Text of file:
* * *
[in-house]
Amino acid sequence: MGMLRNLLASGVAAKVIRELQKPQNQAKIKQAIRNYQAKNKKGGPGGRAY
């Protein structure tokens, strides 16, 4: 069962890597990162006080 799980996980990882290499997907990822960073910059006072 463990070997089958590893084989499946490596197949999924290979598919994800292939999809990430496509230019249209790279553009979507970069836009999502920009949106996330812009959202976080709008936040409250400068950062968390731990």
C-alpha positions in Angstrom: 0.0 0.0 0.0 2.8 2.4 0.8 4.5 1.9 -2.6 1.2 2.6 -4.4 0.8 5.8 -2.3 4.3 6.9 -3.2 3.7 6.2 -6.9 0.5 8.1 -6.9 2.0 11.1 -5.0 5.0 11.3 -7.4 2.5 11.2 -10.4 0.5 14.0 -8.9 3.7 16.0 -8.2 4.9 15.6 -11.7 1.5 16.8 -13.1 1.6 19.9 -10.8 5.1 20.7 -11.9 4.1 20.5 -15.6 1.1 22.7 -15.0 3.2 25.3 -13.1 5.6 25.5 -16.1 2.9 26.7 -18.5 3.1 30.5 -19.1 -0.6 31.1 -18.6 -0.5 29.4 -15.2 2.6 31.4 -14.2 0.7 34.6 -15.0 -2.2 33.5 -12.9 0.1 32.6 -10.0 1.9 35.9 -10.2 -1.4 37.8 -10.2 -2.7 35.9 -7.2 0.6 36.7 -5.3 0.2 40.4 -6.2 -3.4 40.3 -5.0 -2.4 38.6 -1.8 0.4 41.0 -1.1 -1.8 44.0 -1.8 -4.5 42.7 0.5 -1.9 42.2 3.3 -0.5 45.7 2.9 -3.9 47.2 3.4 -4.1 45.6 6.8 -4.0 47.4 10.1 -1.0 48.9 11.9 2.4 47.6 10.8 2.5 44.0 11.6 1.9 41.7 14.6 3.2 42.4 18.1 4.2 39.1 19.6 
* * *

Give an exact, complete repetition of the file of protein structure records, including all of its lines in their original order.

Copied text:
[in-house]
Amino acid sequence: MGMLRNLLASGVAAKVIRELQKPQNQAKIKQAIRNYQAKNKKGGPGGRAY
């Protein structure tokens, strides 16, 4: 069962890597990162006080 799980996980990882290499997907990822960073910059006072 463990070997089958590893084989499946490596197949999924290979598919994800292939999809990430496509230019249209790279553009979507970069836009999502920009949106996330812009959202976080709008936040409250400068950062968390731990």
C-alpha positions in Angstrom: 0.0 0.0 0.0 2.8 2.4 0.8 4.5 1.9 -2.6 1.2 2.6 -4.4 0.8 5.8 -2.3 4.3 6.9 -3.2 3.7 6.2 -6.9 0.5 8.1 -6.9 2.0 11.1 -5.0 5.0 11.3 -7.4 2.5 11.2 -10.4 0.5 14.0 -8.9 3.7 16.0 -8.2 4.9 15.6 -11.7 1.5 16.8 -13.1 1.6 19.9 -10.8 5.1 20.7 -11.9 4.1 20.5 -15.6 1.1 22.7 -15.0 3.2 25.3 -13.1 5.6 25.5 -16.1 2.9 26.7 -18.5 3.1 30.5 -19.1 -0.6 31.1 -18.6 -0.5 29.4 -15.2 2.6 31.4 -14.2 0.7 34.6 -15.0 -2.2 33.5 -12.9 0.1 32.6 -10.0 1.9 35.9 -10.2 -1.4 37.8 -10.2 -2.7 35.9 -7.2 0.6 36.7 -5.3 0.2 40.4 -6.2 -3.4 40.3 -5.0 -2.4 38.6 -1.8 0.4 41.0 -1.1 -1.8 44.0 -1.8 -4.5 42.7 0.5 -1.9 42.2 3.3 -0.5 45.7 2.9 -3.9 47.2 3.4 -4.1 45.6 6.8 -4.0 47.4 10.1 -1.0 48.9 11.9 2.4 47.6 10.8 2.5 44.0 11.6 1.9 41.7 14.6 3.2 42.4 18.1 4.2 39.1 19.6 